We’ve learned to only refrigerate things that really need it. You’re probably close to a local market, so your produce is fresh enough and used quickly enough to stay room temperature. Most Europeans use a different type of pasteurization for their milk, so it actually doesn’t need refrigeration and stays fresh longer. Eggs, too, can be left out as long as its not very hot, and so can hard cheese like parmesan. (When I say left out, I’m assuming its not over 75 in your apartment)

    Luckily most things you buy in Italy are “Italian-sized” so you’re not dealing with Costco-sized vats of butter, making it easier to fit things in the fridge. If its still cool enough there, you could leave some things outside in a cooler with no ice. We did this during the winter when we hosted guests and it helped free up a lot of fridge space.

  59. I’m enjoying reading about your Italian experience, and love, love how you learned to operate your washing machine on YouTube. Times, they are a-changin’!
    Elen´s last post…March TBR revealed…Atlantis Rising

  60. Currently living in Switzerland with two kids – been here for 4 years and although I’ve cursed our miniscule freezer on a number of occasions, I think we’ve nearly mastered the European approach to food preparation, consumption and storage. Many of these strategies have already been mentioned. 1) I do big shops on Mondays and Fridays – I often have to pick up a couple things on the off days, but it helps to only plan 4 or 3 days worth of meals at a time and we’ve usually cleaned out our fridge by the next shop day. 2) We buy boxes of milk and juice so we can store them without being refrigerated until opened 3) We don’t make ice so the only thing we keep in the freezer is hamburger patties that we made, peas and frozen spinach (just in case we’re out of veggies) 4) We don’t have a lot of leftovers and only make enough for one meal. 5) To make up for not cooking in bulk, (and because we have two small children) our meals are pretty simple these days – most of our dishes consist of a base of ww pasta or brown rice then add veggies and tofu or fish and a yummy sauce – Friday night is always homemade pizza night though. Good luck with the adjustment!

  61. gracepmc says:

    Laughing to myself. Enjoy. I was raised in Europe and spent my career working overseas. I have a “refrigerator thing”. I can’t stand a full fridge. I have to be able to see through it. I still shop daily. But you have a family and children so your needs are different. Other than what other people have mentioned, if you do have leftovers try storing them in ziplock baggies. They can line up like little soldiers or lay flat. In Russia I could have heat or light, but never both together. A sense of humor essential. And a daily appreciation for what’s important.

    • You know, storing leftovers in ziplock baggies would be smart, but I only have twenty baggies left and I don’t think I can buy more here. I’m saving them. Hoarding them, more likely. They’re the fancy kind with the zipper and I just can’t pour spaghetti sauce into them.

      • I was just looking at our ziplocs and thinking that they are almost too nice to use on “just anything”. The really good kinds always feel like an indulgence.

        When I went to Australia my aunt had me bring over Glad Press and Seal Wrap for her. I think she is still working (slowly) through the three containers I brought her in 2003.
        Katherine@YeOldCollegeTry´s last post…60 Minutes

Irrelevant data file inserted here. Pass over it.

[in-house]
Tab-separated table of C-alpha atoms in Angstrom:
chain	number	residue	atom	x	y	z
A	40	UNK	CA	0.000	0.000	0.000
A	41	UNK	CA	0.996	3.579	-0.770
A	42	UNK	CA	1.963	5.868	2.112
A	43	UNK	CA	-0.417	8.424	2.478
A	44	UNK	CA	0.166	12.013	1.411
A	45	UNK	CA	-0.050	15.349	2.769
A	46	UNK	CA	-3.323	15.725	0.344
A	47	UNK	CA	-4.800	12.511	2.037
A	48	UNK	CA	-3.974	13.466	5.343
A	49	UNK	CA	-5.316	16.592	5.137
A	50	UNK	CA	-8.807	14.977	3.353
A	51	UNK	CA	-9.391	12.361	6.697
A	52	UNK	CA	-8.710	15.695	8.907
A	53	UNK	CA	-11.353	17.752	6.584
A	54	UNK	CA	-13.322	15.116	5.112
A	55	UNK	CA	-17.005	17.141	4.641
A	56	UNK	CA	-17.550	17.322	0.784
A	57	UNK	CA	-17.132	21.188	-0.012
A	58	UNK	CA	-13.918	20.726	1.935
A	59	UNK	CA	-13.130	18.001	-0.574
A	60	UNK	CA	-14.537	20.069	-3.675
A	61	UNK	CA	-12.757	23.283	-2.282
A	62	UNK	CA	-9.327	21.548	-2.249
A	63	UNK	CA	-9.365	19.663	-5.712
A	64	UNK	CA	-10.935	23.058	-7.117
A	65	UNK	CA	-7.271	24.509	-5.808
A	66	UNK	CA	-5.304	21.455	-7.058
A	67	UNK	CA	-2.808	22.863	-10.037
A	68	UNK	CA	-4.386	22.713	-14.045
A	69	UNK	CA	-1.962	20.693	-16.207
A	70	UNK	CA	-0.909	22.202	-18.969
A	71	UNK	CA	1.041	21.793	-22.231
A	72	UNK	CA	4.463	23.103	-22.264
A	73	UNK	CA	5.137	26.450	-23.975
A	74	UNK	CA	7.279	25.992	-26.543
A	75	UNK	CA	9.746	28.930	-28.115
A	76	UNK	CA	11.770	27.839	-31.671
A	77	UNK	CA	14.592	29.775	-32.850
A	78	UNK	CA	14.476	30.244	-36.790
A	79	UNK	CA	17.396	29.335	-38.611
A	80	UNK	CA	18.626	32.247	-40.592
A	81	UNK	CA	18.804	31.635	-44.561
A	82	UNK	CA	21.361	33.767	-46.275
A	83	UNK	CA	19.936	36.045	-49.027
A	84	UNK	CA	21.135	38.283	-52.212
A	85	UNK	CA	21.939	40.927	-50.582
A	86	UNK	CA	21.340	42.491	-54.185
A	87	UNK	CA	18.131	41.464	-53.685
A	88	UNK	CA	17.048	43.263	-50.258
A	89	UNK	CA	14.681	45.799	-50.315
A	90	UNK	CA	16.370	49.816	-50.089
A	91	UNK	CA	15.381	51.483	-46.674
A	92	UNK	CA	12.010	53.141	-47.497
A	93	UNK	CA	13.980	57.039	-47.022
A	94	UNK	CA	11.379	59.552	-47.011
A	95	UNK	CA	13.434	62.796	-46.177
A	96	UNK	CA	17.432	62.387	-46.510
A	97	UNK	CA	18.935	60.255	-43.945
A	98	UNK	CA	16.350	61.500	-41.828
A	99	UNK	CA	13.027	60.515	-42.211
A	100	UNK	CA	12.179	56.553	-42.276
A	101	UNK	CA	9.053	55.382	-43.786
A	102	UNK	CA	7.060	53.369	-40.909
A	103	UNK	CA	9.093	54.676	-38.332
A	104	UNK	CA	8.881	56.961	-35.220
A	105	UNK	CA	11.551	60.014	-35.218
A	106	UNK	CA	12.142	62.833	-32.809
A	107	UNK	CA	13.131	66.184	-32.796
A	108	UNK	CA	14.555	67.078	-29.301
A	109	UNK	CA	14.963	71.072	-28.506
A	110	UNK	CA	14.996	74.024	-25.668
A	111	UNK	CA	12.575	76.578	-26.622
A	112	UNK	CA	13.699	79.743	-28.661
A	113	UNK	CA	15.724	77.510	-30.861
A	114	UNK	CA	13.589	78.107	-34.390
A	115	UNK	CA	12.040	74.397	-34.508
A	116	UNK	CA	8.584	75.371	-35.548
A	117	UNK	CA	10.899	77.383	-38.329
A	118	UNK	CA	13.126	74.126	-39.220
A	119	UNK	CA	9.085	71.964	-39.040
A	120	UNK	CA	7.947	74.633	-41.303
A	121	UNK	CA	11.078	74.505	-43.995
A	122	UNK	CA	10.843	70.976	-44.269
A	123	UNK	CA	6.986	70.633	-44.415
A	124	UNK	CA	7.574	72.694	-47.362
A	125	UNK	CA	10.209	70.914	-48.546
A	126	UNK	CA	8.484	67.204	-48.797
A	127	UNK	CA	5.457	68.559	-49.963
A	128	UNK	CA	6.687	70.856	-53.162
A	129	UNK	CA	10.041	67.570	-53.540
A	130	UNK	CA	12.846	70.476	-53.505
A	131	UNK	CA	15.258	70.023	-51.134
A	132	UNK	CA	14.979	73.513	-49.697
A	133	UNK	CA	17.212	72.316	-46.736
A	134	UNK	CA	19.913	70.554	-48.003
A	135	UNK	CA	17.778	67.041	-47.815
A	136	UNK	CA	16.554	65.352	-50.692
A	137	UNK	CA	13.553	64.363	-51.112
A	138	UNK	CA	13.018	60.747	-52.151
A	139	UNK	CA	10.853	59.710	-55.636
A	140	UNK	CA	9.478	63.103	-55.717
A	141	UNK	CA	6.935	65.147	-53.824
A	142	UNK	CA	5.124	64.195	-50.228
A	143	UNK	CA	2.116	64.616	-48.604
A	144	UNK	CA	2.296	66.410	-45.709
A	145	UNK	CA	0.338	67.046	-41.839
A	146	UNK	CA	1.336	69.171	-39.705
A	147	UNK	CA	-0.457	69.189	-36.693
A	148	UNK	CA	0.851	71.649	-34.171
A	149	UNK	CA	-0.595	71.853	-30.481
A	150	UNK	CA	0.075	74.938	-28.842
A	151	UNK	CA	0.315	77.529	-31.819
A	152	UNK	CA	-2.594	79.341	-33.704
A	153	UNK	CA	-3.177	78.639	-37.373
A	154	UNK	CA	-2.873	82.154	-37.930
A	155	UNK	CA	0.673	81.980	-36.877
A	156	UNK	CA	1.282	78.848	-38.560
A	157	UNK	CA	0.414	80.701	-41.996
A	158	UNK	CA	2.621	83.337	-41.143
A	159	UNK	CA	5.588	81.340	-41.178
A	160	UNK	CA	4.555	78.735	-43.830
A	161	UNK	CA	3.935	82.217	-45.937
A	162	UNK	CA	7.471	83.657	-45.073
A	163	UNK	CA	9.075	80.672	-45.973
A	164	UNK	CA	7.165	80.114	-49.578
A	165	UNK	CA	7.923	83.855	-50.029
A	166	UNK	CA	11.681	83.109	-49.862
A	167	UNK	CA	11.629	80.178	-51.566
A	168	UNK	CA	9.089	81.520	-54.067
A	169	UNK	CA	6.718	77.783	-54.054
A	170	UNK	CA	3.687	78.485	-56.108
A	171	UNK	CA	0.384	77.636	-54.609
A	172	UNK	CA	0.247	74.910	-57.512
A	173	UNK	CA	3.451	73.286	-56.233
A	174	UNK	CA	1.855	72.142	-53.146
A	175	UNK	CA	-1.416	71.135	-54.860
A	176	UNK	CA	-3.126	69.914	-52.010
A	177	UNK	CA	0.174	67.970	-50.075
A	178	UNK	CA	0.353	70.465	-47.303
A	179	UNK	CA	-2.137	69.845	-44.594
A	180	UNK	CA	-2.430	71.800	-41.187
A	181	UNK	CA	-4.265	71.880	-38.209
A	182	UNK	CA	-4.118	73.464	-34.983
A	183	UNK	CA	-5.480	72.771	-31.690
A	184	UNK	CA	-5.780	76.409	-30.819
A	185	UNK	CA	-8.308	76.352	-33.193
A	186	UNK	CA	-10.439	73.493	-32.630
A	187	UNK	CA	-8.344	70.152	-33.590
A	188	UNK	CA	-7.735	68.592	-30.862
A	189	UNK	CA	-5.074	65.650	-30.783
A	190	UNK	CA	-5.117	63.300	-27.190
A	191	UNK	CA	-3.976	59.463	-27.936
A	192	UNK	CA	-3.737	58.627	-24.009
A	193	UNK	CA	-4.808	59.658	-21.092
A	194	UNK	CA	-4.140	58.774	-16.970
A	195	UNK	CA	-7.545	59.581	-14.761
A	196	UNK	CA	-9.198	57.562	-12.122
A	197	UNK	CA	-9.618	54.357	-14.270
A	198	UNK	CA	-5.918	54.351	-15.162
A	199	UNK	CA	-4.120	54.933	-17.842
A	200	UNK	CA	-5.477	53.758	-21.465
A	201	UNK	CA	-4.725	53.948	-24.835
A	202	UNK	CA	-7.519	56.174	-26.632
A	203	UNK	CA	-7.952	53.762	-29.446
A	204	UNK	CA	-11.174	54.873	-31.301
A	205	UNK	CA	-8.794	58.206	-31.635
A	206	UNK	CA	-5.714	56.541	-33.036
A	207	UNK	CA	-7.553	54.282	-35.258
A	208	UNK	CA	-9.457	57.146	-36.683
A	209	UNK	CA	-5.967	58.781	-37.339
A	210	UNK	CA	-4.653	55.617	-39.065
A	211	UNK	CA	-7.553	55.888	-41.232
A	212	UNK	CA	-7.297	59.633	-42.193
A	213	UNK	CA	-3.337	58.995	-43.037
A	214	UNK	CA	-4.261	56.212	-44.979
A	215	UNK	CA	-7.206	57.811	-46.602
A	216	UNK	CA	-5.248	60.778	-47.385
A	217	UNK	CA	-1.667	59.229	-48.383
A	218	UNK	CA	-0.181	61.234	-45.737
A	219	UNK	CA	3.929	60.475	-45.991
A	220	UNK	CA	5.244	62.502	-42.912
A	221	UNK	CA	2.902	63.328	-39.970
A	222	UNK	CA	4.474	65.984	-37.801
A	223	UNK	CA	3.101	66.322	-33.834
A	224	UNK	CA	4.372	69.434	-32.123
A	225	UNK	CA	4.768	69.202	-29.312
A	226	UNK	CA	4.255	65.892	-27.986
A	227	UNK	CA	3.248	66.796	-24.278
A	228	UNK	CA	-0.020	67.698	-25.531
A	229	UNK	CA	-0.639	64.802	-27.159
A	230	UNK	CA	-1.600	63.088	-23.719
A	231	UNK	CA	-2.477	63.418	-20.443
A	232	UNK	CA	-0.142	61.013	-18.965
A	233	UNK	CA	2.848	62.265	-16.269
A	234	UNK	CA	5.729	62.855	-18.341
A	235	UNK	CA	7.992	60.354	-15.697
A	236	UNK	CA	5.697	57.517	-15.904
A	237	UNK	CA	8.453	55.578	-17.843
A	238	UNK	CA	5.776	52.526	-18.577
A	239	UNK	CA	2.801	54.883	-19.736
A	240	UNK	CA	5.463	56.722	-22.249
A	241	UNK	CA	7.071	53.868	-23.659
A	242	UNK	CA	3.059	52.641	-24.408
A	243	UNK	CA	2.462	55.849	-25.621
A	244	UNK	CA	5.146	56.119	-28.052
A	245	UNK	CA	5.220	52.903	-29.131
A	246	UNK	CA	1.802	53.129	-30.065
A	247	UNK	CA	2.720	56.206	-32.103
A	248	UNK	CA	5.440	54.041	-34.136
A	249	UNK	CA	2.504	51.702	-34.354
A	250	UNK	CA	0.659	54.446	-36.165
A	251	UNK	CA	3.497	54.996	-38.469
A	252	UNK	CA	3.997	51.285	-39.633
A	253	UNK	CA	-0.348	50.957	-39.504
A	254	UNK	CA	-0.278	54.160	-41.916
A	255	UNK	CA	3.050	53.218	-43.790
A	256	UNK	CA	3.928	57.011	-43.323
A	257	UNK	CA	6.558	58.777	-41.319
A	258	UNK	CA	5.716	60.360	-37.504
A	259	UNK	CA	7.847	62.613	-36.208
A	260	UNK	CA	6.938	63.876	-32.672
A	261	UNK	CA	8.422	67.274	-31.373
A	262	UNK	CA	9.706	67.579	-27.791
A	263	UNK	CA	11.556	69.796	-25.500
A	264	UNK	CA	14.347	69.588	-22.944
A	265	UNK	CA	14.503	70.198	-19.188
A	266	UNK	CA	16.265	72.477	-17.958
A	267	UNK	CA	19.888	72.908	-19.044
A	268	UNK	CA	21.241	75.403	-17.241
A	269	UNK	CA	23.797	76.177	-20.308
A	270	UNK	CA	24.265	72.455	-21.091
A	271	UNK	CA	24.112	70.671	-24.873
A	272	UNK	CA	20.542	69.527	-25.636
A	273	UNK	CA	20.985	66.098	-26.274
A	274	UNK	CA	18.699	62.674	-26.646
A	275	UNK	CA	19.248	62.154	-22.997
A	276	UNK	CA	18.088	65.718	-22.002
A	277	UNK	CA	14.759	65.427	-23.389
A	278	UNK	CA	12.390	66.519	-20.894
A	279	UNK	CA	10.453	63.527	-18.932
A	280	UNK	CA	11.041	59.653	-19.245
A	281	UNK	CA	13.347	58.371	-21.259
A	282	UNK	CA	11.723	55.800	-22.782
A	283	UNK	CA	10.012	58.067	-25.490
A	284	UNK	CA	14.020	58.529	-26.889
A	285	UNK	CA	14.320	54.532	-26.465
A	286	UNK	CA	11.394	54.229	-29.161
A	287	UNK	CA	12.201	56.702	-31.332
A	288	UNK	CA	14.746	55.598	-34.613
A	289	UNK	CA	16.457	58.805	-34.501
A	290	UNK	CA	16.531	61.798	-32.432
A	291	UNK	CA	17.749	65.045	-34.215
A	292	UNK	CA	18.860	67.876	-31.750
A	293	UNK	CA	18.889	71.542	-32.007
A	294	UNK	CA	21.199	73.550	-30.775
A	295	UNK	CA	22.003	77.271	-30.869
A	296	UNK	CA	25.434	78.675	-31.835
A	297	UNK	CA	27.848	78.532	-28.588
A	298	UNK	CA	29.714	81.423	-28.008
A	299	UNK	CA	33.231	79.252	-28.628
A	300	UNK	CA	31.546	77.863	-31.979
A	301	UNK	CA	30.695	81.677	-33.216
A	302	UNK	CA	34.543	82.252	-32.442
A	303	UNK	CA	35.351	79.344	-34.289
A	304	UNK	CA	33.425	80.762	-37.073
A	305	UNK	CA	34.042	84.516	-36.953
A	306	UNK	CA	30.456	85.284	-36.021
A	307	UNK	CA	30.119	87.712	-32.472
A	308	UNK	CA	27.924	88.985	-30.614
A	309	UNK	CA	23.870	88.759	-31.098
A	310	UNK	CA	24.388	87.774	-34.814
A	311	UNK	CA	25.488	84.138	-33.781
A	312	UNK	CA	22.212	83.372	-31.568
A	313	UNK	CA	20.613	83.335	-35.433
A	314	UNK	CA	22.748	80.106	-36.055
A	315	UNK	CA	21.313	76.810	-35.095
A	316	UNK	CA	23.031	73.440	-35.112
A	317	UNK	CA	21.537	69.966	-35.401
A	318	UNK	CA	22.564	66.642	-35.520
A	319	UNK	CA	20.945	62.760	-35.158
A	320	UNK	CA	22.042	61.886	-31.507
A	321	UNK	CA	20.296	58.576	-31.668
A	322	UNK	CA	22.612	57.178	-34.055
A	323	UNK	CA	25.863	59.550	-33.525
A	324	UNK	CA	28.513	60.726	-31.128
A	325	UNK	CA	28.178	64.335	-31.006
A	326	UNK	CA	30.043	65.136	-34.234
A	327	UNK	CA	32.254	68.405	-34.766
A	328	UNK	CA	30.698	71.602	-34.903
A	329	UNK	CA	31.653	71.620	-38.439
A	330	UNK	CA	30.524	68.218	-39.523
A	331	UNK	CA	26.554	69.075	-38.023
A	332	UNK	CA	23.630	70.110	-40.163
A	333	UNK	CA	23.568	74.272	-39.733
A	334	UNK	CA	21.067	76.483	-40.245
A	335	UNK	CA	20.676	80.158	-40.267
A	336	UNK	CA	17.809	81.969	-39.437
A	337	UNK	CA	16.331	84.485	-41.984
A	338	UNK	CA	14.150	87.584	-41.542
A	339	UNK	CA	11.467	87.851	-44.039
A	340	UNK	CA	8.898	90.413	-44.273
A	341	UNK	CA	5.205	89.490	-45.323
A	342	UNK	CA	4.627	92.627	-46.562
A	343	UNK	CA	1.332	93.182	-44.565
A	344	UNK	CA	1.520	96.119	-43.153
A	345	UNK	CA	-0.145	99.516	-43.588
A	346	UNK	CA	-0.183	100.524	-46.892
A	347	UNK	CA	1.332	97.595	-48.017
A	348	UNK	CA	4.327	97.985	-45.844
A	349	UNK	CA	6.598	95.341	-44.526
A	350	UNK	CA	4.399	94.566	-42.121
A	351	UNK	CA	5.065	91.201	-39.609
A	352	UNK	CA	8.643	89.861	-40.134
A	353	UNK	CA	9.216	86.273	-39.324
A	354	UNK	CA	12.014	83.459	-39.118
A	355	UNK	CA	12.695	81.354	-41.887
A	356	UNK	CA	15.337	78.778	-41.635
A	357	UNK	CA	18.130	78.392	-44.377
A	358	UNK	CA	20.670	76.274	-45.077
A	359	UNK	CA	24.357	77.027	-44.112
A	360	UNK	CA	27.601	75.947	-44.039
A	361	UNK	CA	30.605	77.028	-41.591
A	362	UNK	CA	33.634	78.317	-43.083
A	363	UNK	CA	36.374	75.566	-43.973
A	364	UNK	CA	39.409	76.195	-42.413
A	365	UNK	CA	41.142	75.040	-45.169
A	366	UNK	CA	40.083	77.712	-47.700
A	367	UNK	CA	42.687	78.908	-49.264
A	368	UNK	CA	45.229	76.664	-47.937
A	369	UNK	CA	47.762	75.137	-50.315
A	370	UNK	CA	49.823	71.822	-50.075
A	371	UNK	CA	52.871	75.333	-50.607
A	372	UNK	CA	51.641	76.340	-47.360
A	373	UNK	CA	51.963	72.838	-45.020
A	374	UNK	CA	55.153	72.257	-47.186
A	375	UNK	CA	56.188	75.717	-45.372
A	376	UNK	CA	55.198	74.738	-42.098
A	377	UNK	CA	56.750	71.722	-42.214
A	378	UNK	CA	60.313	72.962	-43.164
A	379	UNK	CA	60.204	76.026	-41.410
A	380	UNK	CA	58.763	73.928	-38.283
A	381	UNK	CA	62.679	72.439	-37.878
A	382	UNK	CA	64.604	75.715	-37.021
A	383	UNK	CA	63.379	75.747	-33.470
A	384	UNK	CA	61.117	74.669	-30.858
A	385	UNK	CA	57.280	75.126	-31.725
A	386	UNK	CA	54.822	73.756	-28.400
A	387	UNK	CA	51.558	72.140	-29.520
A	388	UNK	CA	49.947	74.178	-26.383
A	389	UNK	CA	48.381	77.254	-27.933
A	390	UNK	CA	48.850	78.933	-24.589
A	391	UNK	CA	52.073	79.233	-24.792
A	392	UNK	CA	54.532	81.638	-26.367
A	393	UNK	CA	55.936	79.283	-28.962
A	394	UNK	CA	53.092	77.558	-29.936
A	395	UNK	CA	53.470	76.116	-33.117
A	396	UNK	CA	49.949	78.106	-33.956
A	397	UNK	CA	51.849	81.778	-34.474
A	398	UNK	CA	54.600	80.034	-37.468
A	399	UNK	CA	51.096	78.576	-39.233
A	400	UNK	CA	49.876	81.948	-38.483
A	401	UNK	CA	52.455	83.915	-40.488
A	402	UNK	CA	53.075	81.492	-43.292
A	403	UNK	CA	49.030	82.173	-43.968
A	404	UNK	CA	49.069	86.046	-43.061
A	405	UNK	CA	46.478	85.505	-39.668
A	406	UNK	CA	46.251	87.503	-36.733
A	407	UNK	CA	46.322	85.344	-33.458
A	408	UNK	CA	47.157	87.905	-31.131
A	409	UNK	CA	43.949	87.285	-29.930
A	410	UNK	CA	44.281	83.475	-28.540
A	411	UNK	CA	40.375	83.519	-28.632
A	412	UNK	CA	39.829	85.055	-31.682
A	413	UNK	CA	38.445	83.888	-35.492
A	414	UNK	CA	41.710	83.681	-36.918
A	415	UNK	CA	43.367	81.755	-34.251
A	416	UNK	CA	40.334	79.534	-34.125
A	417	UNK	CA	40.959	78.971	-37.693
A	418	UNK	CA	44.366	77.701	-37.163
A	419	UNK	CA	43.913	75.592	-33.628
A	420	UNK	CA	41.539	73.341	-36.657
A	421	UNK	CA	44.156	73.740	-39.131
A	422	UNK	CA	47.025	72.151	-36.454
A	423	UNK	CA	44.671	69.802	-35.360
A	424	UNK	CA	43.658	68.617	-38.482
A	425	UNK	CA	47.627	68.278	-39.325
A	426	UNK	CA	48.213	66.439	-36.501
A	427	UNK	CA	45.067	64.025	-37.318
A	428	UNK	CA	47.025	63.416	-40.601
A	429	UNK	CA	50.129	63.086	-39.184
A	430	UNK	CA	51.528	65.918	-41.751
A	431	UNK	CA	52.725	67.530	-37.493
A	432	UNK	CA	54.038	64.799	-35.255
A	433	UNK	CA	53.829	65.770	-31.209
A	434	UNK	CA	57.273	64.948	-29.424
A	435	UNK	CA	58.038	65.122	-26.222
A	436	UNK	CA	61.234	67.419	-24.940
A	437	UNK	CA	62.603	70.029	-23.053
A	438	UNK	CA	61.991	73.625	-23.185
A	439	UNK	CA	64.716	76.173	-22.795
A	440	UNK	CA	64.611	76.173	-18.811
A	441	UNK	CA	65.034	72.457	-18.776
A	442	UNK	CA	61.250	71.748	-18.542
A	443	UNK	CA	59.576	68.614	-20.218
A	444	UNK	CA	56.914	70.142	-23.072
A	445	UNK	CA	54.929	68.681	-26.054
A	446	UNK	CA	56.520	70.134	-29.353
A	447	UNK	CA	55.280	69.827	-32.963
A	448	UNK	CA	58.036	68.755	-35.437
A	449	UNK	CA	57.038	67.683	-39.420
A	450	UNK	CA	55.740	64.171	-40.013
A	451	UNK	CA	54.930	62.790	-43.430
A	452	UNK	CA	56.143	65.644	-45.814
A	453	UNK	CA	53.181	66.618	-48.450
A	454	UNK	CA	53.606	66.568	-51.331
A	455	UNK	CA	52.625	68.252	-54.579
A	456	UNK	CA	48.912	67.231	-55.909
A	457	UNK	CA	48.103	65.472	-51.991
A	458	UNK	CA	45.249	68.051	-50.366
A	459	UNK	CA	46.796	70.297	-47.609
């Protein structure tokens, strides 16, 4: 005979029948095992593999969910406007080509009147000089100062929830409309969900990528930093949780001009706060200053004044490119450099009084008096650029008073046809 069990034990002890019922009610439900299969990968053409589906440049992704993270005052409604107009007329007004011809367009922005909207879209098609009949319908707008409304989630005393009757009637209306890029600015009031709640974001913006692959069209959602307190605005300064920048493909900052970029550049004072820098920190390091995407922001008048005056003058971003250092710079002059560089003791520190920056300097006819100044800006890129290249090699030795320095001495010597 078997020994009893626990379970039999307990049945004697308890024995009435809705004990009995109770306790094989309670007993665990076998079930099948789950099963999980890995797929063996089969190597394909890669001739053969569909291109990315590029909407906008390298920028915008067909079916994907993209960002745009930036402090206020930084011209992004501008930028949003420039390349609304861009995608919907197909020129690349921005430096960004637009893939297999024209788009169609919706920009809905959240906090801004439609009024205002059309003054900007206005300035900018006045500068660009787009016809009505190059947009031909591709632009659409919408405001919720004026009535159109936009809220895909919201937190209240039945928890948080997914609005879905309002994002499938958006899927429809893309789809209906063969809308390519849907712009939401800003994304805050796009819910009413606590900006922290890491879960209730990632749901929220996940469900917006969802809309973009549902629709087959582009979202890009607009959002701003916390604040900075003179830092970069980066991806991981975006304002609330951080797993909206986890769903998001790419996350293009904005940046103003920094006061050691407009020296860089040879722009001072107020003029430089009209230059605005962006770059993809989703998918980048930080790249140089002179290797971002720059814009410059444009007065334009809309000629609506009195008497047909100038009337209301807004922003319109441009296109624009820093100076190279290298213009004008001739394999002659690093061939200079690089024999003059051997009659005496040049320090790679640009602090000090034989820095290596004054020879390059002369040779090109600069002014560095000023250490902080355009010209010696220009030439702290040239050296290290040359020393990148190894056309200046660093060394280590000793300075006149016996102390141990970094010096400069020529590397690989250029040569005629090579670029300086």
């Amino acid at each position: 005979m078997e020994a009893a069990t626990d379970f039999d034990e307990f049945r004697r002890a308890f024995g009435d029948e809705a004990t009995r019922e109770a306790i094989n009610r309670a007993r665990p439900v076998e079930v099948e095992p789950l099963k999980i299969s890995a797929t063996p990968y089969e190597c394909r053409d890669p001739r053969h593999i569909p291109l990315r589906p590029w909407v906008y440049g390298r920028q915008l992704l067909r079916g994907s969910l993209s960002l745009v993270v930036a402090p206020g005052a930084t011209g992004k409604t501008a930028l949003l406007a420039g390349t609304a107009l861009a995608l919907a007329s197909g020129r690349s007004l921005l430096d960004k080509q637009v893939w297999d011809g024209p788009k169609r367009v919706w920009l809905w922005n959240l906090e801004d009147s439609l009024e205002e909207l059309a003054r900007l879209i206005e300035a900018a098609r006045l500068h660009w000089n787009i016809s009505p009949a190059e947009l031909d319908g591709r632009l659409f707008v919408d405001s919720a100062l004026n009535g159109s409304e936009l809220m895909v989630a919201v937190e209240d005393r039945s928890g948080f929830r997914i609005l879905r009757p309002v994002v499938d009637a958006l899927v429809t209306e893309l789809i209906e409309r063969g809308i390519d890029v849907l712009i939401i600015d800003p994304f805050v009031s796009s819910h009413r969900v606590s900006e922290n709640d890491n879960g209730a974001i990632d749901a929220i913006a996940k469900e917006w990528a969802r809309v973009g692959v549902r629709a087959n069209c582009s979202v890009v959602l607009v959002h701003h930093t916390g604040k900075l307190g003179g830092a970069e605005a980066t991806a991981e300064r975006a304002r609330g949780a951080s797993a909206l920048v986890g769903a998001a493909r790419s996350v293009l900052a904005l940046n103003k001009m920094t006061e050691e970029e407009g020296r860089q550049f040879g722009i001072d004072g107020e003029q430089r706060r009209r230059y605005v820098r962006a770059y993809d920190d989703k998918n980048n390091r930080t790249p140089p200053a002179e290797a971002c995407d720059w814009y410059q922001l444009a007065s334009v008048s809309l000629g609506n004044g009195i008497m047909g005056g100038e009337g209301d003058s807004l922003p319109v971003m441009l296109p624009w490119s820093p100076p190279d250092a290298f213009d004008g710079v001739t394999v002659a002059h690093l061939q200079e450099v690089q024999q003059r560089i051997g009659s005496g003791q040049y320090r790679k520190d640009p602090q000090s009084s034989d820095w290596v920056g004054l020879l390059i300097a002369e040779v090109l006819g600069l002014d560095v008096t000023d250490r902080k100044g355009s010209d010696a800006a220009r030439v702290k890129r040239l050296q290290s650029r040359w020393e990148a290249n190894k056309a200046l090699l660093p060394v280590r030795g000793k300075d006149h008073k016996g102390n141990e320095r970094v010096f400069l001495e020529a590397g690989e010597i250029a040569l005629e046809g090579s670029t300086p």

• Rachel, I have friends who brought a SUITCASE worth of Ziploc bags when they moved to our country a few years ago. I kid you not. They are precious commodities indeed.

        Do you dry them by hanging them on the tile walls upside down? That’s what I always did.
        Tsh @ Simple Mom´s last post…Weekend Giveaway- Hard Lotion

  62. Lily (from Italy) says:

    Rachel, I heard there is free entrance to the Uffizi (and more museums I presume?) for the 150th anniversary of Italy as a united nation, are you going? :)

    • We have a family pass to go to the Uffizi other days, but I’ve loved seeing the flags everywhere waving from people’s windows today.

  63. Kelly Heavener says:

    I love the kitchen! But, I also love the huge door going to the outside! We used to live in Germany! So beautiful! Enjoy your time there!

  64. Elizabeth says:

    You mentioned using a stick blender for smoothies. Do you find that they work just as well as regular blenders? I am worried about the frozen fruit being too hard for the stick blender to handle.


  65. After reading these comments, I guess I’m in the minority when I say that I LOVE our huge fridge…and the thought of having to go shopping every day, or even more than once a week, makes me hyperventilate!

    Your kitchen is gorgeous, though!

  66. Thanks for sharing. It did my heart good to see a European kitchen again. After having lived in Scotland for nearly 3 years (and being back in the US for only 9 months) I can appreciate much of what you said. It was wonderful seeing that little washing machine in the kitchen again (and no, many days I never thought I’d say that!). And the small under the counter fridge. Though, I must say, both of these appliances weren’t so bad because it was just my husband and I and we also had a small freezer. Take a picture of the inside of your fridge one day after shopping. You will look fondly on that memory some day. I know I do. Enjoy your European adventures!
    Rachel O´s last post…Signing Off

  67. Ellen S. says:

    I love hearing about your Italian adventures. I’m always amazed at how different things are in Europe. I’m not sure I could handle the electricity issues, lack of Ziplocs or the 3-hr washing machine. Is it wrong that reading about this makes me very grateful for the modern conveniences of an American household?! Of course, I’m guessing there are a whole lot of good things about Italy that marginalize the inconveniences.

  68. Oh, what a beautiful kitchen! Sounds like there are definitely some challenges to overcome, but I completely understand why you’re cooking more – that kitchen would inspire me too. :)

    So exciting that you’re sharing your experiences with us! I look forward to seeing your posts!
    Susan´s last post…Do You Need Some Sabbath

  69. Reminds me of my parents kitchen back home in northern italy and the “can’t take a shower until the laundry in the washing machine is done” etc. :)